What I was expecting was a hook with a sharp bit on the poking in end so that you can get on with crocheting straight away and not have to either run a blanket stitch along the edge or make holes with a bradawl (have I just made up that word or merely spelt it wrong?). A sharp ended hook is exactly what I got and it certainly did do the job it promised.
Here I have speared the fabric and literally double crocheted all the way along making a foundation for more decorative stitches. I found the hook tended to drag a few of the fibres of the cloth through with it which puckered up the fabric. This was remedied my going much slower and pushing the crochet hook further through to make the hole larger. I read other reviews (here and here) and this wasn't mentioned. They used different weight/type fabric so maybe that was why. Lynne and I found we encountered similar issues and we used similar type of fabric. See her review here.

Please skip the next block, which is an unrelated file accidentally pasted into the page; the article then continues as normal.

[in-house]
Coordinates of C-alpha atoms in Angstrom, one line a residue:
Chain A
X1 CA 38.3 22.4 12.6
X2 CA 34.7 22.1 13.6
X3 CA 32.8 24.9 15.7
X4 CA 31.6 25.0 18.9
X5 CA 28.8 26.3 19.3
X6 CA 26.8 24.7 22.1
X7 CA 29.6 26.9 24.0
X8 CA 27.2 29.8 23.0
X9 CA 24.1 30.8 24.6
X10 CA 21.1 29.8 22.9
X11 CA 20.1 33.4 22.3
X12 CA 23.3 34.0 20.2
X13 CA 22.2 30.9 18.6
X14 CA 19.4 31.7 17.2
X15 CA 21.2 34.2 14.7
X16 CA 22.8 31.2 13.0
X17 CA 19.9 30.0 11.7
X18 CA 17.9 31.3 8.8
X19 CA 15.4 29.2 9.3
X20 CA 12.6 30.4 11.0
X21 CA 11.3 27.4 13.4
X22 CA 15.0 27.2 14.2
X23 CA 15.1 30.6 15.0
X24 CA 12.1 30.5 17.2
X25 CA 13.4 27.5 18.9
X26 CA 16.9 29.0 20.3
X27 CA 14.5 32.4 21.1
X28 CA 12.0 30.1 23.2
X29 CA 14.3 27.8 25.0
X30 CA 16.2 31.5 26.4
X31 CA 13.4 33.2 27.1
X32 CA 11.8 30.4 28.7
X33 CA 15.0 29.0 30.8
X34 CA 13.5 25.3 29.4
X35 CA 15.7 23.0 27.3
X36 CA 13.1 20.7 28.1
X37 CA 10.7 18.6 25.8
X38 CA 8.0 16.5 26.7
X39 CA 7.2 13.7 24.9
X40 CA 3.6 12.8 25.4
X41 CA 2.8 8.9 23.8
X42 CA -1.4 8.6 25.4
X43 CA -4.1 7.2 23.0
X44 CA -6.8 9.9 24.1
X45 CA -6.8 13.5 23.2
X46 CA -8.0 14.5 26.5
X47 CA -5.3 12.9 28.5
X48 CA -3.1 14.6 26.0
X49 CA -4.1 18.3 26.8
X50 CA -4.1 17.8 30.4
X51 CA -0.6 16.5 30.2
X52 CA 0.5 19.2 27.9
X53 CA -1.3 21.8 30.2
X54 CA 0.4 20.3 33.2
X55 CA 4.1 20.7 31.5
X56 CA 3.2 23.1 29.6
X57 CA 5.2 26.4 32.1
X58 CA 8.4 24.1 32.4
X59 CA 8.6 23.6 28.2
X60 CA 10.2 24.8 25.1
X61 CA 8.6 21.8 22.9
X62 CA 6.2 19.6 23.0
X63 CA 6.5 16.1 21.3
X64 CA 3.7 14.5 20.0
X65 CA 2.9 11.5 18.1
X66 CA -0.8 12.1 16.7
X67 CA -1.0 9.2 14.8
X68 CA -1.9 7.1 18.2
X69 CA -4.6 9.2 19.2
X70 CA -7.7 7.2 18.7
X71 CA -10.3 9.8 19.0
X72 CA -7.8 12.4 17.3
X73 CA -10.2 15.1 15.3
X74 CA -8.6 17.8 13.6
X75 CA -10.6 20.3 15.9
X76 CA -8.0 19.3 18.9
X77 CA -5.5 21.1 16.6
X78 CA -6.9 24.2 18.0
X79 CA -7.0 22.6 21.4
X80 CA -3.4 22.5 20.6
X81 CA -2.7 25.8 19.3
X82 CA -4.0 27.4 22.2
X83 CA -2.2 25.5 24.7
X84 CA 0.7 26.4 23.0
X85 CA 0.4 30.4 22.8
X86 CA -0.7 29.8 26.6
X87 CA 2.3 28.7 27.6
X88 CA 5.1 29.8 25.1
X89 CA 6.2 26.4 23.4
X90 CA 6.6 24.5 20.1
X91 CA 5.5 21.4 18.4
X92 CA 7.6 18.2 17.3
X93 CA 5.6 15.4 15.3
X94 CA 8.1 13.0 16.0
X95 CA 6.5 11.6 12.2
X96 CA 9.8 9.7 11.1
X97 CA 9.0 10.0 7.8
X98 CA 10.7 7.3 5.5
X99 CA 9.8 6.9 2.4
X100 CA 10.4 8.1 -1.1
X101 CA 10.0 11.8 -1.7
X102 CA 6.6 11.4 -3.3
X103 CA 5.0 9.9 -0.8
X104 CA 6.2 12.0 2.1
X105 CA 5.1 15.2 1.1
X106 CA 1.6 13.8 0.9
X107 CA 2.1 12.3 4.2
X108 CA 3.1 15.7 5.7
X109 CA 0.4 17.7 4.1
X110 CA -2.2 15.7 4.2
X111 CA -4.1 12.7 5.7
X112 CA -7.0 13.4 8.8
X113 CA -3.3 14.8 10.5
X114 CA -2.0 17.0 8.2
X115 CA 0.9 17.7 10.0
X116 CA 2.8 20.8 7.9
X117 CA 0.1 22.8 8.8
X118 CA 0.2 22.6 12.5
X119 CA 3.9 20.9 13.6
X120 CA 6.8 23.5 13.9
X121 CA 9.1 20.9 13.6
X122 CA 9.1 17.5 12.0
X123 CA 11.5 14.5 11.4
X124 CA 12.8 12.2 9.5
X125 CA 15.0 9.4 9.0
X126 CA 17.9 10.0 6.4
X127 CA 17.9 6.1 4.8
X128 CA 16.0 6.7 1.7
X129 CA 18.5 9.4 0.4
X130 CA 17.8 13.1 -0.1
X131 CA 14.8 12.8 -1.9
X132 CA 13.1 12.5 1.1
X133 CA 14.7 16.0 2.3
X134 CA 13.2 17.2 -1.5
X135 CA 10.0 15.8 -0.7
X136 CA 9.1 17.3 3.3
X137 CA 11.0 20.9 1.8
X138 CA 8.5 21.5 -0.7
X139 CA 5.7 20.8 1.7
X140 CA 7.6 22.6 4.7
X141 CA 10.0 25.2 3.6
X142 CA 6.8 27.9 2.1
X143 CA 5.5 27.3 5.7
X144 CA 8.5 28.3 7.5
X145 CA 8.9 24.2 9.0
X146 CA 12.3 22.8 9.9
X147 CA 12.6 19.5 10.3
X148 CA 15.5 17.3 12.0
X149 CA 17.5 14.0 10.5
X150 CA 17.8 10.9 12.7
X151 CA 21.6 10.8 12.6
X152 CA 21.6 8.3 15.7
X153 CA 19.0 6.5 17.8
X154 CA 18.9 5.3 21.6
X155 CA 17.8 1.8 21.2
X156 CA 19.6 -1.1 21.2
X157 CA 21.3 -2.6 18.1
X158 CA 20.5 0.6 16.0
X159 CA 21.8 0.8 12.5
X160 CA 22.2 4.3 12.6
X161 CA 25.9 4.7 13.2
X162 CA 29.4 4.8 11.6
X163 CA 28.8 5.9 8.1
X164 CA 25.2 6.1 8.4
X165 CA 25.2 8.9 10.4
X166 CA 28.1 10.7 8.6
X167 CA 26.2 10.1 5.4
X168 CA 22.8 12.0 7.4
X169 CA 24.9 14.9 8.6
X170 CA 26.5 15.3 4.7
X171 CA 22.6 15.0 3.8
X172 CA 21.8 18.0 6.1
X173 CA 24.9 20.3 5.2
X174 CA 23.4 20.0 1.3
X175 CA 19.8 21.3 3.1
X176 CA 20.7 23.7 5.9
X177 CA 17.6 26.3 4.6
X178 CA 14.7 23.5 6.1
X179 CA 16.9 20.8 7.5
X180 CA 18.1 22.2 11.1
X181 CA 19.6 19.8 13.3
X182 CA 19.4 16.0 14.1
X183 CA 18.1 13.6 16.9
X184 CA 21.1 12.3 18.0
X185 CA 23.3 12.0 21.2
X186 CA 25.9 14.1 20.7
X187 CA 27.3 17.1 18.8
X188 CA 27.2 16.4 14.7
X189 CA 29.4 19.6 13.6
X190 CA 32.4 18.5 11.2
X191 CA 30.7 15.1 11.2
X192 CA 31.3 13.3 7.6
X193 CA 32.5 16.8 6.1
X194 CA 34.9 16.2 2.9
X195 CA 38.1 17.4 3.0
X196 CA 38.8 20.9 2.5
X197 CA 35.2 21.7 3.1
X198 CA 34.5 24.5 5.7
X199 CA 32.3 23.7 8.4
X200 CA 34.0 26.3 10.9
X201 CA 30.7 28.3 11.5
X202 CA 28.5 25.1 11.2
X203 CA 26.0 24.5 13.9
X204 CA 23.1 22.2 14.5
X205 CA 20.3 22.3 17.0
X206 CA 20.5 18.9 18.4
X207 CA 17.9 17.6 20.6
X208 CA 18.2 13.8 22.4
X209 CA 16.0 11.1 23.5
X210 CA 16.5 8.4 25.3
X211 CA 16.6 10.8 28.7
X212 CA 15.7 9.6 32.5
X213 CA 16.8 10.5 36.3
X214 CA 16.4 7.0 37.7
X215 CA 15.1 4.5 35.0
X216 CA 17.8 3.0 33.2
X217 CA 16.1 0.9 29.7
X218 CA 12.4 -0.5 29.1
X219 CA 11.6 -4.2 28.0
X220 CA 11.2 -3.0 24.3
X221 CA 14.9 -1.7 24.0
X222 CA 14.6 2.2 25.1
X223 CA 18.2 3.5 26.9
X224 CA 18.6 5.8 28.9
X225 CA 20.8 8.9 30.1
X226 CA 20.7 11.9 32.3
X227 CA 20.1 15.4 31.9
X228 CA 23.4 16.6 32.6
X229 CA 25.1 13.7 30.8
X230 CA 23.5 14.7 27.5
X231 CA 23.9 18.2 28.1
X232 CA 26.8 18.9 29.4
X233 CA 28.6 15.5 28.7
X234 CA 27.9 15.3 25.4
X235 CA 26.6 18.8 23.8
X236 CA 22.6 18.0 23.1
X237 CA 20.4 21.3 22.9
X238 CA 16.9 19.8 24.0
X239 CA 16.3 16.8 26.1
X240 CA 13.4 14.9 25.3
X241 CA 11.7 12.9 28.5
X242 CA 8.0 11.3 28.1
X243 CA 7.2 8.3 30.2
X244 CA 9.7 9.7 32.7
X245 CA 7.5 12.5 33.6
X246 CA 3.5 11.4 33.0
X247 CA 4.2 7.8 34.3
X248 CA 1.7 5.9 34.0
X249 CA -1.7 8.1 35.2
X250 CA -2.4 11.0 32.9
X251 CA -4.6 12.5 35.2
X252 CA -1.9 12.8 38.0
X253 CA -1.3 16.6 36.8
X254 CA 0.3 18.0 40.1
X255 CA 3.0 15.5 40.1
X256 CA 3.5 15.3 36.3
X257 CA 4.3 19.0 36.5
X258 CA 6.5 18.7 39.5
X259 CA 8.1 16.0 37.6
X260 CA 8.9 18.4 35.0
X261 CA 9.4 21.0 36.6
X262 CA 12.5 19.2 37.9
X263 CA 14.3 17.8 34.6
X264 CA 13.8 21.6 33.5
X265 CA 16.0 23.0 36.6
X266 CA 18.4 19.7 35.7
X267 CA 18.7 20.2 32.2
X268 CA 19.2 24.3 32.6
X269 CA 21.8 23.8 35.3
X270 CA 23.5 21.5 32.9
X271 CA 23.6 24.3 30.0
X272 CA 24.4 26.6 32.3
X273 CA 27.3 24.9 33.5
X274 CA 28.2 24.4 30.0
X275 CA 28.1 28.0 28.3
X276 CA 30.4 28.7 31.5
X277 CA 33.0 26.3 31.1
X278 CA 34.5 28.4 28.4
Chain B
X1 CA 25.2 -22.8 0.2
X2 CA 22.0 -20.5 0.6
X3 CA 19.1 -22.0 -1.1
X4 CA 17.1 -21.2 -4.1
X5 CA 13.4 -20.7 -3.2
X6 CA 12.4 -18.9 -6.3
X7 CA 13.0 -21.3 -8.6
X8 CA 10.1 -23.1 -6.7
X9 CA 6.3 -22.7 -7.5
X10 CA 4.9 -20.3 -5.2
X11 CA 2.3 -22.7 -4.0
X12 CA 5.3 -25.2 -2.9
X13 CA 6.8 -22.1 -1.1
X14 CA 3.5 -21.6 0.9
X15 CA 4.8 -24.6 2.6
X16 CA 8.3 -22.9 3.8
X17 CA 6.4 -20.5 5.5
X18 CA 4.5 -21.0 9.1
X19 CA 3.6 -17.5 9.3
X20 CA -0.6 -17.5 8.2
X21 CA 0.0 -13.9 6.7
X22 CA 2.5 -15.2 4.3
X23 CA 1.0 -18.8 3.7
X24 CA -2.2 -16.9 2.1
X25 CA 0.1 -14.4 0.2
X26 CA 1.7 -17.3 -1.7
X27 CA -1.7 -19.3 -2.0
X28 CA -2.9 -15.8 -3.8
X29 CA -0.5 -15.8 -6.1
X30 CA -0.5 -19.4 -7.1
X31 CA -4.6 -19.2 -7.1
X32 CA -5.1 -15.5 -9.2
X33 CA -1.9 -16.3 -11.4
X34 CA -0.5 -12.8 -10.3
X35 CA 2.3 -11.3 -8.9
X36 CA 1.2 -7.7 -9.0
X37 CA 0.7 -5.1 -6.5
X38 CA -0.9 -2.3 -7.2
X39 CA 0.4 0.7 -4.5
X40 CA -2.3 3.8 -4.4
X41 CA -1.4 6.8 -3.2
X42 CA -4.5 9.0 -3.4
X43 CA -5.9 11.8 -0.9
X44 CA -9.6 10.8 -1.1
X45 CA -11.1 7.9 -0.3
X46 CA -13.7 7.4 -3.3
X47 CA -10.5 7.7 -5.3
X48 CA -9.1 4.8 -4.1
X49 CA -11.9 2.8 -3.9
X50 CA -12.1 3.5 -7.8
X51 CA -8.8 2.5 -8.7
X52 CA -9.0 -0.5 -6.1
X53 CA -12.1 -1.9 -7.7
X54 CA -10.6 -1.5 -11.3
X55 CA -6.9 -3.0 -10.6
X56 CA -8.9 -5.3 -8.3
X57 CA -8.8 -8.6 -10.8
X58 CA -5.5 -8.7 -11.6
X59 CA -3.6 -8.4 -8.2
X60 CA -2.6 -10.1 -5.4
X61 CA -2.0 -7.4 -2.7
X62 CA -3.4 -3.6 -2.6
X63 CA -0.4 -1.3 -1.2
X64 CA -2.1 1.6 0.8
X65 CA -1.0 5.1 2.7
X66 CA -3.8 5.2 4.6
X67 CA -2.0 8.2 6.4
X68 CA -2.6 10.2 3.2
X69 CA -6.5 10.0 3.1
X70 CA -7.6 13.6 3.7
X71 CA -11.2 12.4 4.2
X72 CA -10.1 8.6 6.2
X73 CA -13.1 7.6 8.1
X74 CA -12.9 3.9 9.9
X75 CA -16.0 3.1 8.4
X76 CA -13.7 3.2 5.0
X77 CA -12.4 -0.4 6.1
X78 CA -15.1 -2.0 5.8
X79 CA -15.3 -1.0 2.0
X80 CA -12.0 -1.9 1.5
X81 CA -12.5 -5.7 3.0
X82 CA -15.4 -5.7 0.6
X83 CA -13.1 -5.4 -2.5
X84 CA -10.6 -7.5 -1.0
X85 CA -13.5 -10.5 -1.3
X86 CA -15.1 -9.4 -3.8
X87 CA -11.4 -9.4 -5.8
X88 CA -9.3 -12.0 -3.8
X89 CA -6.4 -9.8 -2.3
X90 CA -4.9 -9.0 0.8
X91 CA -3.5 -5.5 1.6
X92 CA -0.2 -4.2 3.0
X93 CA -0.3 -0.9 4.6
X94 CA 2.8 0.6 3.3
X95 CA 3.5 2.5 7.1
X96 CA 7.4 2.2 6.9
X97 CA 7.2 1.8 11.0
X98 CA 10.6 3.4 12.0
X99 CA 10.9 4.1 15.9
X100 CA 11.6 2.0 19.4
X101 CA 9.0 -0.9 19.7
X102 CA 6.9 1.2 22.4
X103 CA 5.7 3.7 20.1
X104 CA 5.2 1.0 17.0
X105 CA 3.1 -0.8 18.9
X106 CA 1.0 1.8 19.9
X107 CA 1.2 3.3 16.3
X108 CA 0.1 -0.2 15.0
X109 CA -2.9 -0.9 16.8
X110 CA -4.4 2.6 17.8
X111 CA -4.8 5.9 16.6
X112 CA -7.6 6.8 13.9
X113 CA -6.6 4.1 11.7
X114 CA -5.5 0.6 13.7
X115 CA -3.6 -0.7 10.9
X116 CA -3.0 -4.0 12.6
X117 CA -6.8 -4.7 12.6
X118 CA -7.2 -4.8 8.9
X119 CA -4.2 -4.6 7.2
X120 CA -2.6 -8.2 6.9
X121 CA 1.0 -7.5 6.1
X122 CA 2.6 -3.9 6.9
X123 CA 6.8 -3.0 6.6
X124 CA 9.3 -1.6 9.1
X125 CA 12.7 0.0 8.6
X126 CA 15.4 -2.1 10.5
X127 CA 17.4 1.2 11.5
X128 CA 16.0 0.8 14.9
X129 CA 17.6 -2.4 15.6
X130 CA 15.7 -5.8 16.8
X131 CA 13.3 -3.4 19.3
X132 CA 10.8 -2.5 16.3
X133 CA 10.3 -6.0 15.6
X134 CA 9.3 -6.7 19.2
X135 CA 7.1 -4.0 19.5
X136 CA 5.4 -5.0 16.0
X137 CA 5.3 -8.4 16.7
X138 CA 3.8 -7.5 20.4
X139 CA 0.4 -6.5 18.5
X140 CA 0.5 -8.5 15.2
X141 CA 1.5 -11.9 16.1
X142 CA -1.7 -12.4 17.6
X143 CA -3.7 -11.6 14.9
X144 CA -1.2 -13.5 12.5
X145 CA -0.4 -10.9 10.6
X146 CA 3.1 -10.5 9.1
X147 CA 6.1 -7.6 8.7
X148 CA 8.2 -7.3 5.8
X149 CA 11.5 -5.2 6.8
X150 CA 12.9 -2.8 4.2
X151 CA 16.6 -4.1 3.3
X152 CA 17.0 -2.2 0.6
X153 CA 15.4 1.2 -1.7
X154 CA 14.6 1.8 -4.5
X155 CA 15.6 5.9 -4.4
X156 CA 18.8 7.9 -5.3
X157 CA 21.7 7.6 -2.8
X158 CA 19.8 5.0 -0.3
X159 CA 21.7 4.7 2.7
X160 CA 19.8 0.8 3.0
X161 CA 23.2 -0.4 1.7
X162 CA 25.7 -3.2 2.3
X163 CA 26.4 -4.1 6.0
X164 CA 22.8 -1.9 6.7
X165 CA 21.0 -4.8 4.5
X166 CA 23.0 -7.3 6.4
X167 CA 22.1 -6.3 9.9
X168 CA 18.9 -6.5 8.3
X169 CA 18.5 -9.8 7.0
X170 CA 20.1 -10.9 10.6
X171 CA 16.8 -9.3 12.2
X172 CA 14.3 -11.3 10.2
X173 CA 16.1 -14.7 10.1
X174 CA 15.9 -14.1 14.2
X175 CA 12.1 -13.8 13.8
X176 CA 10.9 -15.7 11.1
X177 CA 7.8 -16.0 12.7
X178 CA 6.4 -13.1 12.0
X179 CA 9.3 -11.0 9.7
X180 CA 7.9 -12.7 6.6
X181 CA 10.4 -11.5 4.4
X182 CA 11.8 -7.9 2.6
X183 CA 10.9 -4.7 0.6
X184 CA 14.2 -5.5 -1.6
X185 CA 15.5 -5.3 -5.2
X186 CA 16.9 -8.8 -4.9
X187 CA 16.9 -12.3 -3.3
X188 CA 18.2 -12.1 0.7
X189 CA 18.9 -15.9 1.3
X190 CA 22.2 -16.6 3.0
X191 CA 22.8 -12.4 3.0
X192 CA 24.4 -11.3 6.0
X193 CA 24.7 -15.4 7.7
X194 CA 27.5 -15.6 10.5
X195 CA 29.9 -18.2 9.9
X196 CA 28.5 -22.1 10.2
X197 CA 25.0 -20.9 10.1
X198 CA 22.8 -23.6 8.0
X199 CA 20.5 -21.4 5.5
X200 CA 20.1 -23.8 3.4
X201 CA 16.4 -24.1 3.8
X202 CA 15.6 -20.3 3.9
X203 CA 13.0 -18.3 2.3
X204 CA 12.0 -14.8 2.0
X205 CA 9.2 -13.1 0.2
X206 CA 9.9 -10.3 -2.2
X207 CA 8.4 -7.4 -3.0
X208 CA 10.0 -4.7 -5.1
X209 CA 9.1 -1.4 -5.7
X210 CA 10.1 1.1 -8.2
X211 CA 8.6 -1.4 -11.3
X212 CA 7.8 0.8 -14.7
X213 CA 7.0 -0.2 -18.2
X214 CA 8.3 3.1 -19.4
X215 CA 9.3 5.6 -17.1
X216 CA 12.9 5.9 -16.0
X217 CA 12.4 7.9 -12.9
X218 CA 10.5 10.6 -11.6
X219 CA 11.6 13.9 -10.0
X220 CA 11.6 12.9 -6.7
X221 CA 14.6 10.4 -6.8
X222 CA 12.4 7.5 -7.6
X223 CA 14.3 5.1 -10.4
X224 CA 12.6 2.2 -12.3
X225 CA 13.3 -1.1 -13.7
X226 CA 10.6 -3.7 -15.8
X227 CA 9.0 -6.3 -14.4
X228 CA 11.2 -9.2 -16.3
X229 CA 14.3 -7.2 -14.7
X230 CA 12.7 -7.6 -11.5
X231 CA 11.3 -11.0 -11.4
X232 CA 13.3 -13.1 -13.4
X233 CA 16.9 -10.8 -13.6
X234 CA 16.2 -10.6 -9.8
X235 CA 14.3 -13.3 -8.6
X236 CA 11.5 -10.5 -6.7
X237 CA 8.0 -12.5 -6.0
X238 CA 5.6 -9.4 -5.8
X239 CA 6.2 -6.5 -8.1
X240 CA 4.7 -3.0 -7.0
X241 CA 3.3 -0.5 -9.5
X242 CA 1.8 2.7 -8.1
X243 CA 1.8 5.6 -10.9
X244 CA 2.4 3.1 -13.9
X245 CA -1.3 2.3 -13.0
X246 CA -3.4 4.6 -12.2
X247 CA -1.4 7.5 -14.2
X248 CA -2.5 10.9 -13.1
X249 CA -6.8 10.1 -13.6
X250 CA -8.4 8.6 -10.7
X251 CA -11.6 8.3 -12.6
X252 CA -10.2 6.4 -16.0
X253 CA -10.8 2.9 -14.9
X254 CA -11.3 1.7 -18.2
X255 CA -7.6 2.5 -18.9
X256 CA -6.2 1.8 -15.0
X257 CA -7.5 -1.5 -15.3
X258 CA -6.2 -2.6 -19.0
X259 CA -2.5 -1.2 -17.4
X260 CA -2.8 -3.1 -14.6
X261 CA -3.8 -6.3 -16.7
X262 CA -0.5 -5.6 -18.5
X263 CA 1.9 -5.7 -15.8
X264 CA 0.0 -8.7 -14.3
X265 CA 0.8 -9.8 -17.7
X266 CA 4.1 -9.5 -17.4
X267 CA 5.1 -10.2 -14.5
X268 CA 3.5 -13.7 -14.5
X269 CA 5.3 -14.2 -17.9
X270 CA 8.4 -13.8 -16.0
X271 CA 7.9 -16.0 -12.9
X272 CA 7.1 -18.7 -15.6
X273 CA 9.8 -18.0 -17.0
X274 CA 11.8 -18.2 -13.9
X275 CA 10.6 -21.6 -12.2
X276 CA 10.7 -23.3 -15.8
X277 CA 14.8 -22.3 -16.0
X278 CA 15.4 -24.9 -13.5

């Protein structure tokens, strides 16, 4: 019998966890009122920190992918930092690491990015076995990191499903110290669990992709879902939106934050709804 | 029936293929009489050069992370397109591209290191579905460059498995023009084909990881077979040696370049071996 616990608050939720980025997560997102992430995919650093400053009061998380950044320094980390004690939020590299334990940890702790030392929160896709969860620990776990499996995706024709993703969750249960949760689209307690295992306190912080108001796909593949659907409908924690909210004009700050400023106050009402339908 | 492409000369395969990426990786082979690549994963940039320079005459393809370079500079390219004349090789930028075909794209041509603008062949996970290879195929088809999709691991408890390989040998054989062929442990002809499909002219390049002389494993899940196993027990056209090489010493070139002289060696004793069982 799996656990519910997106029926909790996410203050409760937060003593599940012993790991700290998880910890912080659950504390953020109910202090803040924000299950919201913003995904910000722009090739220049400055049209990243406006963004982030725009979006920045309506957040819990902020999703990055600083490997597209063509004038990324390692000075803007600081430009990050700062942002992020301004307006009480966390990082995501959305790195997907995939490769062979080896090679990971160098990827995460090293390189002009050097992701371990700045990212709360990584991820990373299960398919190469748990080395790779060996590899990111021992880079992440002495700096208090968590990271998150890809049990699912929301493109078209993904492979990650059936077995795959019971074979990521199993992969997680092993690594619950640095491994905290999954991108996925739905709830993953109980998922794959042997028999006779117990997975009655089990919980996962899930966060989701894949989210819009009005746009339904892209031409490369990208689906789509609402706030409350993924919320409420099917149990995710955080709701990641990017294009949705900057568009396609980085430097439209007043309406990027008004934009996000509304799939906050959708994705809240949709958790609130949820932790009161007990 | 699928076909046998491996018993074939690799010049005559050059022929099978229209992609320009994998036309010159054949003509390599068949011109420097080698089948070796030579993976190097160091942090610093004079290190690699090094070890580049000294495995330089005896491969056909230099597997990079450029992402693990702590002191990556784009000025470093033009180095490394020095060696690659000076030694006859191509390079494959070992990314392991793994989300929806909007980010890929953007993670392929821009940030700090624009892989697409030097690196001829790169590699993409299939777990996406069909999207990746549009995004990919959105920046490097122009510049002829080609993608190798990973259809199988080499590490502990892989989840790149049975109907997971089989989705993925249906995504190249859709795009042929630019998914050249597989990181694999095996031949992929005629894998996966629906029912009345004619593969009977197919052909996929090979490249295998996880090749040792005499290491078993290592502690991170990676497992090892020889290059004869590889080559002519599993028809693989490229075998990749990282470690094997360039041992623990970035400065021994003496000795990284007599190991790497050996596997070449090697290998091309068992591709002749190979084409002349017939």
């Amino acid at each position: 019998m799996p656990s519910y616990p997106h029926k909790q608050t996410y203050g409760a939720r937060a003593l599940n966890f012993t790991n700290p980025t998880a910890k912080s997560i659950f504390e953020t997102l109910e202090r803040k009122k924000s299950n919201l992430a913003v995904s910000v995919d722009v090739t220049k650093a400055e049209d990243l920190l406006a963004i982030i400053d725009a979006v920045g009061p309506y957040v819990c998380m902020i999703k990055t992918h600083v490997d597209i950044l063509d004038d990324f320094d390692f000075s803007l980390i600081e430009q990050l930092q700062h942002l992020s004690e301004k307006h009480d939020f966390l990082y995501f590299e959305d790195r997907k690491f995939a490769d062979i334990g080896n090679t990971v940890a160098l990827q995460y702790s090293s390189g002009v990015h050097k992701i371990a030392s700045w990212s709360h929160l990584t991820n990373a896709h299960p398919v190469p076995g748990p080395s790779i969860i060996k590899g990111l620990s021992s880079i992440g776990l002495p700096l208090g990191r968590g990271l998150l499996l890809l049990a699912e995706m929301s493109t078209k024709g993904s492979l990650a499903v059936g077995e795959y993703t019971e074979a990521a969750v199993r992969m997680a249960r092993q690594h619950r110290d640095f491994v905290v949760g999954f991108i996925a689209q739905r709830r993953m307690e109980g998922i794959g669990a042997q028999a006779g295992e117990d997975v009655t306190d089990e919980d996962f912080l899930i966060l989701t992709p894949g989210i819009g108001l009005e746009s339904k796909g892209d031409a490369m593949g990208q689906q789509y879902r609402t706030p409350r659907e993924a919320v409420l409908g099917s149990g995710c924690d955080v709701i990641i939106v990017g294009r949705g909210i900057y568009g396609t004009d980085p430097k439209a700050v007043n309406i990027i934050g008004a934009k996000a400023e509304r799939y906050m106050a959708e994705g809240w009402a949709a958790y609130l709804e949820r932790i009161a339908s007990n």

With this one I followed a tutorial I found on Pinterest. I wouldn't recommend using the sharp crochet hook for this actual border pattern as the hook wasn't very smooth to do the treble clusters with. By this time I had got used to poking it through the fabric and very carefully drawing the thread back through without snagging fibres of the fabric, but I couldn't pick up a decent rhythm with the clusters as the sharp bit of the hook kept catching. I should have stuck with one of the free patterns that comes with the hook which recommend you use the sharp hook to crochet a foundation chain on the fabric and then switch to a regular hook. I didn't finish my experimental piece of crochet as the part of the hook where you would normally have the size of the hook embossed has been filed away and it was a bit rough, it made my fingers a little sore, but I am rather pathetic, a less wussy lass probably wouldn't even notice!
I think this hook is great, it serves a purpose, fills a gap in the market and I think every keen crocheter should have one. However I think there are some manufacturing considerations to address. The sharp end of the hook needs to be smoother as does the grip area. Also the pointy bit of the 'beak' of the hook needs to be thicker and totally smooth so that it doesn't drag at the fabric as you pull the thread back through.
|Ha ha haaaaa! Look at that crap icing. It was dripping through the holes of the cake stand.|
We had ourselves a mini tea party.
Sorry Mum, I couldn't talk about your birthday and not show a pic of the birthday girl herself! Mum hates having her photo taken.